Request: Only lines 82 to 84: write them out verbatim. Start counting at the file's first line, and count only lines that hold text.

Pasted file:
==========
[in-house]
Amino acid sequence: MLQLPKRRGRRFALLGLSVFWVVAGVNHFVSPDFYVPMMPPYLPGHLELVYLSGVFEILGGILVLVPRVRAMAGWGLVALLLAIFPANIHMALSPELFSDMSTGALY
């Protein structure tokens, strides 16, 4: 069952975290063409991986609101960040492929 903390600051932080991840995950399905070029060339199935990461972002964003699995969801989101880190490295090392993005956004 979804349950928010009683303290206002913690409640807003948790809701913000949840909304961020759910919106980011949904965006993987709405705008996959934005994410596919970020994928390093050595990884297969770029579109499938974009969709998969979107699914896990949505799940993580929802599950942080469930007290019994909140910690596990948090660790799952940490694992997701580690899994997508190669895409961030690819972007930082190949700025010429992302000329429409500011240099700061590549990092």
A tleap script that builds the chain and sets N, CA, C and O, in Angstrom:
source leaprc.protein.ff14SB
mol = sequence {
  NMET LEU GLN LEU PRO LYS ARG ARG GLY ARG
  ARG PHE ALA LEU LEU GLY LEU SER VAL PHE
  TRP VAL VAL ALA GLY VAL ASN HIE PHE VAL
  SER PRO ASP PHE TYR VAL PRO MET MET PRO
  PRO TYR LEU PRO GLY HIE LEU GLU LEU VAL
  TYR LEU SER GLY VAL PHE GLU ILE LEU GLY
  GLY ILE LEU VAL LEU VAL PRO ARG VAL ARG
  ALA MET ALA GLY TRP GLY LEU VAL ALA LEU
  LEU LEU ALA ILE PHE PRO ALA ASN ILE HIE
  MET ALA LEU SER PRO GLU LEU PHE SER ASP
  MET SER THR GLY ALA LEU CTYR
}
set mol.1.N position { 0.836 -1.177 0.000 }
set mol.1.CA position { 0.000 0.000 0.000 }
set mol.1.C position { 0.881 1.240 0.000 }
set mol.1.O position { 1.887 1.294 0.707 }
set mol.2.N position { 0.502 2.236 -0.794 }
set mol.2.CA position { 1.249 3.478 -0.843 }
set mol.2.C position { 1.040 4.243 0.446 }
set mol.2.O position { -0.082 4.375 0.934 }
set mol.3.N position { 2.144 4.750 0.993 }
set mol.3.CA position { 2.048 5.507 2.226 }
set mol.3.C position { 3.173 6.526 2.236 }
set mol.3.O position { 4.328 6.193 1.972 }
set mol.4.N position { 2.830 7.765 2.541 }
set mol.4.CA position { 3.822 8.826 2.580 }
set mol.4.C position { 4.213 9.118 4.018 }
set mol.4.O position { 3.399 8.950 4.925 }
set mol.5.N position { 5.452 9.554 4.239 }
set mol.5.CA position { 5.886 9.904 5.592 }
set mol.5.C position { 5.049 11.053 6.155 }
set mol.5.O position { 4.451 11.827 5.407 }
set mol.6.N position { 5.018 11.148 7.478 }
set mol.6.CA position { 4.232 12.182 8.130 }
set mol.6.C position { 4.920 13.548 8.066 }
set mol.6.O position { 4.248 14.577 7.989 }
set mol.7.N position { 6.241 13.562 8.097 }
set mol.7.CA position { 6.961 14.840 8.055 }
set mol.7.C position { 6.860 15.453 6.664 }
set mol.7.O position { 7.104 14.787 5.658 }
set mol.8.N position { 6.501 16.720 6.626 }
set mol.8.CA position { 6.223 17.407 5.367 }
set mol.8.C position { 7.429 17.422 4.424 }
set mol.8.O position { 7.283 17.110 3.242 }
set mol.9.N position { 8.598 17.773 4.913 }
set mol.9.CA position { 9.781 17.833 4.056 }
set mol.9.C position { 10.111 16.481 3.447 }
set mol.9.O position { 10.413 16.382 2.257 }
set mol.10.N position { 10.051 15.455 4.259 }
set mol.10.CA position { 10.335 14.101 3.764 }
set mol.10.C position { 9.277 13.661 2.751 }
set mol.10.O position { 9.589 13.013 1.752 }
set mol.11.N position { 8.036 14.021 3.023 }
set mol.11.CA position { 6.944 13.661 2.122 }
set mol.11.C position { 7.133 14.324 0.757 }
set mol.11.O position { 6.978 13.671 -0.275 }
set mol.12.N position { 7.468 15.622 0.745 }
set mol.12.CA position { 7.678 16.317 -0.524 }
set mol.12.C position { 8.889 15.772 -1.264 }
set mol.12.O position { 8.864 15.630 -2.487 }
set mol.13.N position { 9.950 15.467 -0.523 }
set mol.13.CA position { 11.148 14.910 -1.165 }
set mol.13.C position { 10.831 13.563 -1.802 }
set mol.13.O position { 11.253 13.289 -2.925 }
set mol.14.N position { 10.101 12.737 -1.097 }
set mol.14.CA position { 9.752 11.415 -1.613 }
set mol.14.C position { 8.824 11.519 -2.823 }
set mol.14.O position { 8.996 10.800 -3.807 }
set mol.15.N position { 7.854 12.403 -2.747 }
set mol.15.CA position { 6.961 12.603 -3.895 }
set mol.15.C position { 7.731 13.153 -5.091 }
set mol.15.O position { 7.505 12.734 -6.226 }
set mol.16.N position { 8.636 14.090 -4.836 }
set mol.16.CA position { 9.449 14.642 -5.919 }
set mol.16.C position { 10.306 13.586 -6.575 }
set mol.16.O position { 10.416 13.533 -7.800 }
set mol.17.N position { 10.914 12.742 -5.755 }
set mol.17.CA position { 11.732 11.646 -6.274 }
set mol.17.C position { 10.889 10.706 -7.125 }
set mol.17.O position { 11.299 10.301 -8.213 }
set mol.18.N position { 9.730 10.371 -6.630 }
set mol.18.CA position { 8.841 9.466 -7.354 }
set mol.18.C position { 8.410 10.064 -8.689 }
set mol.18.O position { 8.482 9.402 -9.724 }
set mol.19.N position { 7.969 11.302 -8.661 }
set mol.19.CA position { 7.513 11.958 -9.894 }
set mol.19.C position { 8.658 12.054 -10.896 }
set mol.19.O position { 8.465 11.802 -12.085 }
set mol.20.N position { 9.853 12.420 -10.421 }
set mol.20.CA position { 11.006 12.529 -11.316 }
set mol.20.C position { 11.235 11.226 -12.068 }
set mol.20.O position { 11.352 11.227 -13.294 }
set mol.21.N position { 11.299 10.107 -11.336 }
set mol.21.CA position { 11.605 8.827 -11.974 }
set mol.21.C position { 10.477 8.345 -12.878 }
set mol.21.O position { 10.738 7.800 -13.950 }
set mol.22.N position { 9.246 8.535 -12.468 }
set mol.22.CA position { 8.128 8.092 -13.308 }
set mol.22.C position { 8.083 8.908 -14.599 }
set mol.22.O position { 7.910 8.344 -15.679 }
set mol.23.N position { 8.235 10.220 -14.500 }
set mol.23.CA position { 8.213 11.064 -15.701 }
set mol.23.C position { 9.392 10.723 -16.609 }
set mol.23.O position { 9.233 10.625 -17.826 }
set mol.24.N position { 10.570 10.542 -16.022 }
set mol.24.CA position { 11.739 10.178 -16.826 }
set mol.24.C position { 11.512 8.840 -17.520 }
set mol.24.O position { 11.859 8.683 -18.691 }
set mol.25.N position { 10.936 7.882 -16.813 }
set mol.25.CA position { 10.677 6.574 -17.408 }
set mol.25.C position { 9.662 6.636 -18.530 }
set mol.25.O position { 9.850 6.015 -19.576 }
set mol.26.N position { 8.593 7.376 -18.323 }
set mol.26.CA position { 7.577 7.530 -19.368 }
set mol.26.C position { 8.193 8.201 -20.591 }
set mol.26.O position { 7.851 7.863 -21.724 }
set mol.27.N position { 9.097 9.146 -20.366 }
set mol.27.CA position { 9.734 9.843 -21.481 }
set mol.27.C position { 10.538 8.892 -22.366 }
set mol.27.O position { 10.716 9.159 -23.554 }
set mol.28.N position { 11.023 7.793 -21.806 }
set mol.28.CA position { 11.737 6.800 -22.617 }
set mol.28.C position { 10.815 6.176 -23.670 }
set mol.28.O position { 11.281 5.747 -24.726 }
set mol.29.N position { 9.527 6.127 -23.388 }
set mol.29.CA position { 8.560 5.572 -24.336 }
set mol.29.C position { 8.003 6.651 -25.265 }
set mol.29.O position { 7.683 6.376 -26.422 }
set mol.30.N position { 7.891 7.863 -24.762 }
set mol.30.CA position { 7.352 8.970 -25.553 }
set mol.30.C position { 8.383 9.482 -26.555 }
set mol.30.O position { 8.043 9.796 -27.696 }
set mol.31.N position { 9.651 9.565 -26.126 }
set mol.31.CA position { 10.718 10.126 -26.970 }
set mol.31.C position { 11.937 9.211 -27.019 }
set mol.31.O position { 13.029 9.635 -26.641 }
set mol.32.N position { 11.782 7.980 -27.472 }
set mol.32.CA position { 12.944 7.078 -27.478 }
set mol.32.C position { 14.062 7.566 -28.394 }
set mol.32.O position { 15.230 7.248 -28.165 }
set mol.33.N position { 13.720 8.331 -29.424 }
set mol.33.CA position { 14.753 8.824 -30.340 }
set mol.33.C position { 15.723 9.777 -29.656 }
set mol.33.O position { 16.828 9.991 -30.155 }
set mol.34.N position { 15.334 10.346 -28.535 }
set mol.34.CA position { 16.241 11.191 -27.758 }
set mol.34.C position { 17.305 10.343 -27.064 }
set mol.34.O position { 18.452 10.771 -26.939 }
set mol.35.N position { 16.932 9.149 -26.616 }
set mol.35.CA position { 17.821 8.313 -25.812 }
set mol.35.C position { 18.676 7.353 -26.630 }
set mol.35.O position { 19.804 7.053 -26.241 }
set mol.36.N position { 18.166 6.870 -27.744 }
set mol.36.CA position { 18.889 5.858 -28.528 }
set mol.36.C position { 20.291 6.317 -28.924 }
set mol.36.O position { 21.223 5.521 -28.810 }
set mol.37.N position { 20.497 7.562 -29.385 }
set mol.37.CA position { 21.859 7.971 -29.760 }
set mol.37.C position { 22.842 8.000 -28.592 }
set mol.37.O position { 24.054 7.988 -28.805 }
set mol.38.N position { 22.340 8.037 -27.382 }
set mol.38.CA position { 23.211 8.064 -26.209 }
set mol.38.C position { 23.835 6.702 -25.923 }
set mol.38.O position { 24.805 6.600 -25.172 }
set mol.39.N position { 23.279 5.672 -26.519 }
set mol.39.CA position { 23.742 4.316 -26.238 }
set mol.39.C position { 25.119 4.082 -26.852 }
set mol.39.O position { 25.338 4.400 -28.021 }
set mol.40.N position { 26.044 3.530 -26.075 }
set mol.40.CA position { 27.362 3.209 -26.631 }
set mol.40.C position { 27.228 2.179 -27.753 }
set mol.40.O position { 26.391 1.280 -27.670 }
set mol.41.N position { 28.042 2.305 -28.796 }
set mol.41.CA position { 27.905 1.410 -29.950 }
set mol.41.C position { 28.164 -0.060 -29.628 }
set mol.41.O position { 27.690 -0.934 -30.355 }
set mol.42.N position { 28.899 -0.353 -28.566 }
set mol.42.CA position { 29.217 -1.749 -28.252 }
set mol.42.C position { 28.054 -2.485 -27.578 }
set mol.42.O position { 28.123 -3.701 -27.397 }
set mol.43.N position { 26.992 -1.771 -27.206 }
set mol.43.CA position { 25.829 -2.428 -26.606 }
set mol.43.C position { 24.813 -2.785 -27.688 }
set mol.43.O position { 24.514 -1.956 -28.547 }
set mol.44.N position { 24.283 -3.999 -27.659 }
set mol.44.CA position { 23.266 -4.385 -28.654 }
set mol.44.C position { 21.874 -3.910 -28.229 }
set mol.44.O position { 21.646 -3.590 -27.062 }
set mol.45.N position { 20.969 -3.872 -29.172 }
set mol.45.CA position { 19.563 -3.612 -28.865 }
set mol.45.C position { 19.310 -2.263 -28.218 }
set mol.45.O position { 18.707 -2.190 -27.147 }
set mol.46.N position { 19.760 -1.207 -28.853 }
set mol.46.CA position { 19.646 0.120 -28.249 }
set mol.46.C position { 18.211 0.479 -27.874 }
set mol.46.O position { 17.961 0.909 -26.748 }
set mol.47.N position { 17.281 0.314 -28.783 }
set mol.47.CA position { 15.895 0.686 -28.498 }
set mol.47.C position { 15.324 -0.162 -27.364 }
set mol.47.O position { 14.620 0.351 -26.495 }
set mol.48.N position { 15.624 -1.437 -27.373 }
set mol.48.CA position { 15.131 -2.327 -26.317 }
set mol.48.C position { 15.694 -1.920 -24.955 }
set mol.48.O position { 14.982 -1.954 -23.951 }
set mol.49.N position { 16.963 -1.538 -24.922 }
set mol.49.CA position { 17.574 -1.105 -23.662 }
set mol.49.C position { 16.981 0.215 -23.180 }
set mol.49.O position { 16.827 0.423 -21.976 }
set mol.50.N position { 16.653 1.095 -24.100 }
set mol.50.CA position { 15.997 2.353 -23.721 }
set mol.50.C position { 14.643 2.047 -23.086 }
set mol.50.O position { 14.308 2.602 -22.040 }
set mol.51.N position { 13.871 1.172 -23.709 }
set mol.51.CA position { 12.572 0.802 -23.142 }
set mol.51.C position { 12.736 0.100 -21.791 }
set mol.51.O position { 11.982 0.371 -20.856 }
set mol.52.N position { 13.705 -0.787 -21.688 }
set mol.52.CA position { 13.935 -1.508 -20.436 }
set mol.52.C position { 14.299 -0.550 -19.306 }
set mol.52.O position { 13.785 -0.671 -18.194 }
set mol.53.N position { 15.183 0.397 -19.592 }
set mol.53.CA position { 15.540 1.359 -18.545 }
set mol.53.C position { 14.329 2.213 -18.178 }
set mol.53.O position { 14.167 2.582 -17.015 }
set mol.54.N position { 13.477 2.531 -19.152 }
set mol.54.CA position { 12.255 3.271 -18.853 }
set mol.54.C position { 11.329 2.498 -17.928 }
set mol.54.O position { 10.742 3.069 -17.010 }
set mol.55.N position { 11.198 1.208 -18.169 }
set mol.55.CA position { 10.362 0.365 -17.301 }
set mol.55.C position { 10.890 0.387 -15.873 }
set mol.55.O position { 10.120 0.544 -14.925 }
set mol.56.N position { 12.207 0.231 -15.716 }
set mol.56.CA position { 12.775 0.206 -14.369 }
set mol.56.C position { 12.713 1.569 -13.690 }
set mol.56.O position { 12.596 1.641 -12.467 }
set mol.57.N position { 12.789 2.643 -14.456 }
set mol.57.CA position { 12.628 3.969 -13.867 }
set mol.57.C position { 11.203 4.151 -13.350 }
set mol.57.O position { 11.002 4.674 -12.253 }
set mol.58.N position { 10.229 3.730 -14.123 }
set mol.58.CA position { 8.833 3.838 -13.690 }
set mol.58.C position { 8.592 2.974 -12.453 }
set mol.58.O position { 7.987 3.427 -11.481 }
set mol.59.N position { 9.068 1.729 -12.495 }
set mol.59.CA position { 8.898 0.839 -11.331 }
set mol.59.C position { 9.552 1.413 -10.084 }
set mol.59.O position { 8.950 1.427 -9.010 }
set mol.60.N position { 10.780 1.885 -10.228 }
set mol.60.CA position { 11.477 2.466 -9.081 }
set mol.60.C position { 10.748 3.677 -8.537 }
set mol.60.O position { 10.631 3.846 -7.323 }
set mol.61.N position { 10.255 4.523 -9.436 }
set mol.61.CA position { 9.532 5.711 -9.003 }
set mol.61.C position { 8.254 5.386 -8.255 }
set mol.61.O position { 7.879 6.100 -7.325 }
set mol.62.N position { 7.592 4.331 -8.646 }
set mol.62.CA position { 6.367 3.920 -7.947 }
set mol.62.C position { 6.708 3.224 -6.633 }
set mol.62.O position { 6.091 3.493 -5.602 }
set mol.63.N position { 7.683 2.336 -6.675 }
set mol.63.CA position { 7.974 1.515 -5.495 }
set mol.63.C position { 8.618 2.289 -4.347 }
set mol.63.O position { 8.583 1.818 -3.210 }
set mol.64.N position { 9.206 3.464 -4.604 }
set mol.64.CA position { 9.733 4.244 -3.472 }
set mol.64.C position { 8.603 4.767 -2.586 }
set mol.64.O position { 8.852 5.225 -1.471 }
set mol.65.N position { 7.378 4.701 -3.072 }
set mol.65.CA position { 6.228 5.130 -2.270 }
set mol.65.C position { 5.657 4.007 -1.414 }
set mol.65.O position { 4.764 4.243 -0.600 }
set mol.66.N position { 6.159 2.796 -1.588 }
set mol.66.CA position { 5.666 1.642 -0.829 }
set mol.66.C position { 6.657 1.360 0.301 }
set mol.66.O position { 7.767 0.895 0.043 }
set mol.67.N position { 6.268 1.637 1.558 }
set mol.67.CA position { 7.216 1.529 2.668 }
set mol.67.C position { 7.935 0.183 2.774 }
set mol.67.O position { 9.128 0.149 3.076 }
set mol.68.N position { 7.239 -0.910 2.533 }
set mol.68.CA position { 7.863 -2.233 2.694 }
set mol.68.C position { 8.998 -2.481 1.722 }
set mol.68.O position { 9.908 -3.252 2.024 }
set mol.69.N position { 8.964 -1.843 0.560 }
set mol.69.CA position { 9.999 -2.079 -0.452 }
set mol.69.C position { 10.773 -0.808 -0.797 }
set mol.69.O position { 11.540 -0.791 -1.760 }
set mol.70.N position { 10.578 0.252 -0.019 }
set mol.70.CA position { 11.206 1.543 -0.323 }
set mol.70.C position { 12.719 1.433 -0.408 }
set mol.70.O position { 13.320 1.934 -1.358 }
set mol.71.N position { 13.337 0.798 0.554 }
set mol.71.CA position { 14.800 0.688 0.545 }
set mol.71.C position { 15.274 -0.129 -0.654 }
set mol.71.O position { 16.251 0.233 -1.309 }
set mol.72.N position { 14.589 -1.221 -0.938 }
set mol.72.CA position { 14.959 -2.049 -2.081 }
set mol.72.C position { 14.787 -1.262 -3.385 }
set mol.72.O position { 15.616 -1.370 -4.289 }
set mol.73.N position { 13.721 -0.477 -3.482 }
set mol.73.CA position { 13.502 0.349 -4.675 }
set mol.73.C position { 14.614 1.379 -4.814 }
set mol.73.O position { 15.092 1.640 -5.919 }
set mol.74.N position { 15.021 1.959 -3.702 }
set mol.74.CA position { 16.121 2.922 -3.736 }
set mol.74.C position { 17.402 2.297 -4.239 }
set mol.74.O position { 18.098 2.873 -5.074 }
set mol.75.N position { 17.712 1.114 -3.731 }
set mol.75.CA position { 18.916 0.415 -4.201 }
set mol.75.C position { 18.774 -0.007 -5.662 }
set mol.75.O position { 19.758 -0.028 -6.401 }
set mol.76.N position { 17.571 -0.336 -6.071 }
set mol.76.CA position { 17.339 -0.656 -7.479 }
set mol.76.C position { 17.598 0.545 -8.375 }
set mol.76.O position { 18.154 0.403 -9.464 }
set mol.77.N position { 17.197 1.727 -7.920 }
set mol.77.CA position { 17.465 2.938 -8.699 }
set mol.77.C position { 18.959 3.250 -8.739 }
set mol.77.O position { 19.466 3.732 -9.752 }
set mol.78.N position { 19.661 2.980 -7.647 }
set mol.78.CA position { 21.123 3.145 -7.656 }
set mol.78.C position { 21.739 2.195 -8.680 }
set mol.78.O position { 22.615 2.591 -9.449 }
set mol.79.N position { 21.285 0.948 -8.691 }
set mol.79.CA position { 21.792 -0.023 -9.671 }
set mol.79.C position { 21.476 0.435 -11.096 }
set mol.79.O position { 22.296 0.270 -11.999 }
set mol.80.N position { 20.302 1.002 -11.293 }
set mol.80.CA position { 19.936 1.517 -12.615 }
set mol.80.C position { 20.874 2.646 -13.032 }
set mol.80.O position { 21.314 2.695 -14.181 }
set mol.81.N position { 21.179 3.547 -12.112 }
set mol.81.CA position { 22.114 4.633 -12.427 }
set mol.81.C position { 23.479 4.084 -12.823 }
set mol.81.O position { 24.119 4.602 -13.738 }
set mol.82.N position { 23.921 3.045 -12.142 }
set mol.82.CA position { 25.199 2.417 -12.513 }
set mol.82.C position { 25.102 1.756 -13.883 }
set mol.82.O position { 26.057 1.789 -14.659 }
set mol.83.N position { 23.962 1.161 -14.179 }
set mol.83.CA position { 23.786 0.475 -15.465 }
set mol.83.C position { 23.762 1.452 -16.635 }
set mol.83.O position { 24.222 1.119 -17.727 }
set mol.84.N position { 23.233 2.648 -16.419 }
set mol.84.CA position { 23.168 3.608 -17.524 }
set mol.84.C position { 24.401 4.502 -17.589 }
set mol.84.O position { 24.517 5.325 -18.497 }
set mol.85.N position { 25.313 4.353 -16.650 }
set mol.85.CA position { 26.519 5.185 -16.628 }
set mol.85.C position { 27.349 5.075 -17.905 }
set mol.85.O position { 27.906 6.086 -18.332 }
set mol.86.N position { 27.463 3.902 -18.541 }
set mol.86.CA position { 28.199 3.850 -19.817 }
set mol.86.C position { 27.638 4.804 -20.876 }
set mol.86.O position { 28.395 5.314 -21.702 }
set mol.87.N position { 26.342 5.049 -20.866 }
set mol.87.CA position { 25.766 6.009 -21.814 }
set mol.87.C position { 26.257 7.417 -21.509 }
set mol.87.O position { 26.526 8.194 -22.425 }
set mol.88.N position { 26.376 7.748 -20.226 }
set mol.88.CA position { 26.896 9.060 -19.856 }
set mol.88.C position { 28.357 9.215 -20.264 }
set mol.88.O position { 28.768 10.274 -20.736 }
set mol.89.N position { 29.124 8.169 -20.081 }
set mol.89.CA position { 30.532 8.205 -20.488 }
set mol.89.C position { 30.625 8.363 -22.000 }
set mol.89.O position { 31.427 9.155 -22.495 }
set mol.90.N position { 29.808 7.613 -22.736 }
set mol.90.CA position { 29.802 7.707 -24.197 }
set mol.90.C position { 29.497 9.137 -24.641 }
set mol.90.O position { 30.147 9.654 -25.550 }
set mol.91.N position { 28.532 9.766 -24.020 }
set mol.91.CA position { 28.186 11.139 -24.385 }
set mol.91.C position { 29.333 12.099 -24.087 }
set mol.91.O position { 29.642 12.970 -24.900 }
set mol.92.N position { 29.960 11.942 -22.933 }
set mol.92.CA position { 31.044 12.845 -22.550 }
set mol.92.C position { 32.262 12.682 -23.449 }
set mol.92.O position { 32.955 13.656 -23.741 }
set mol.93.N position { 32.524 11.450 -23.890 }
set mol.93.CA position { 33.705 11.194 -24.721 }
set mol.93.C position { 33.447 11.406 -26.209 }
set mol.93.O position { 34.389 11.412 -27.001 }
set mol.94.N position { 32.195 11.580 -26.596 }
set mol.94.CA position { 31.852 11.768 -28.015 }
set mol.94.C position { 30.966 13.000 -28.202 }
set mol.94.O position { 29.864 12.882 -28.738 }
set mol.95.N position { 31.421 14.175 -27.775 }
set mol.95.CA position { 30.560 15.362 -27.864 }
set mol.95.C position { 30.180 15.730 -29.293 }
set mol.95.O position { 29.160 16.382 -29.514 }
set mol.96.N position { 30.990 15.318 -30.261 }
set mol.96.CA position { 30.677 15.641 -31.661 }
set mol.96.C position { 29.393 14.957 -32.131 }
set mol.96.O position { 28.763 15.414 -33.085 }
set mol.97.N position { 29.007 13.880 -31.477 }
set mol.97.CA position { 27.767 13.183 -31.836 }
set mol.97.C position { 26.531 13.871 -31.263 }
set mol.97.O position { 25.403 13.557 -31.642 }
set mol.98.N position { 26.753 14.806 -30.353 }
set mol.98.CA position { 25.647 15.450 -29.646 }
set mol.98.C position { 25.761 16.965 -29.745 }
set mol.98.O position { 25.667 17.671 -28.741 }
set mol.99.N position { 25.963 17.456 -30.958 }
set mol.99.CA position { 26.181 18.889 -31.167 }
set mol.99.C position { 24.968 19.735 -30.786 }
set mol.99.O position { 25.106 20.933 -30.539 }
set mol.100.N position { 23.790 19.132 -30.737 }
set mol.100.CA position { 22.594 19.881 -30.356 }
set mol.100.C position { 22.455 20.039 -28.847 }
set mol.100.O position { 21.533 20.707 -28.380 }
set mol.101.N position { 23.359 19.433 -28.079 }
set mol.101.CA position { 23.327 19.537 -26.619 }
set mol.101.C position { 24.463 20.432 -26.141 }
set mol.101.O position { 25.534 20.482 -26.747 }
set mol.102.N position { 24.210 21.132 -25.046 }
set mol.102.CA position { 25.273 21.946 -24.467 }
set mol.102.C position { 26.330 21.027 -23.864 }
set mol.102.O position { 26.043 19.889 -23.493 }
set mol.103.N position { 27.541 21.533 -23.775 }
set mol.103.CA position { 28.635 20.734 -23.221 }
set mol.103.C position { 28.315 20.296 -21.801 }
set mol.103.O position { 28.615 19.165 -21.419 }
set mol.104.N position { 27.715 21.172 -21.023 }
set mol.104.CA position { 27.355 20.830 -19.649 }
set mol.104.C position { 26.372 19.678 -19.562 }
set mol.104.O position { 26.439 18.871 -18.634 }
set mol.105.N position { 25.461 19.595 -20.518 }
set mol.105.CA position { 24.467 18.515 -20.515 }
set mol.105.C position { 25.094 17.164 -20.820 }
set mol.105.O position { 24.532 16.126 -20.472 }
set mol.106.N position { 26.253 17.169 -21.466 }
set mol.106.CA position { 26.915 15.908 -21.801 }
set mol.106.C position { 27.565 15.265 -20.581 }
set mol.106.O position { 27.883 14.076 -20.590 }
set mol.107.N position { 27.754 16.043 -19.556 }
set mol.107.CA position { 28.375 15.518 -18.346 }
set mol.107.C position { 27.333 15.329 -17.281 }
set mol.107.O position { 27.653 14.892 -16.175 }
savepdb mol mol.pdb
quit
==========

set mol.16.O position { 10.416 13.533 -7.800 }
set mol.17.N position { 10.914 12.742 -5.755 }
set mol.17.CA position { 11.732 11.646 -6.274 }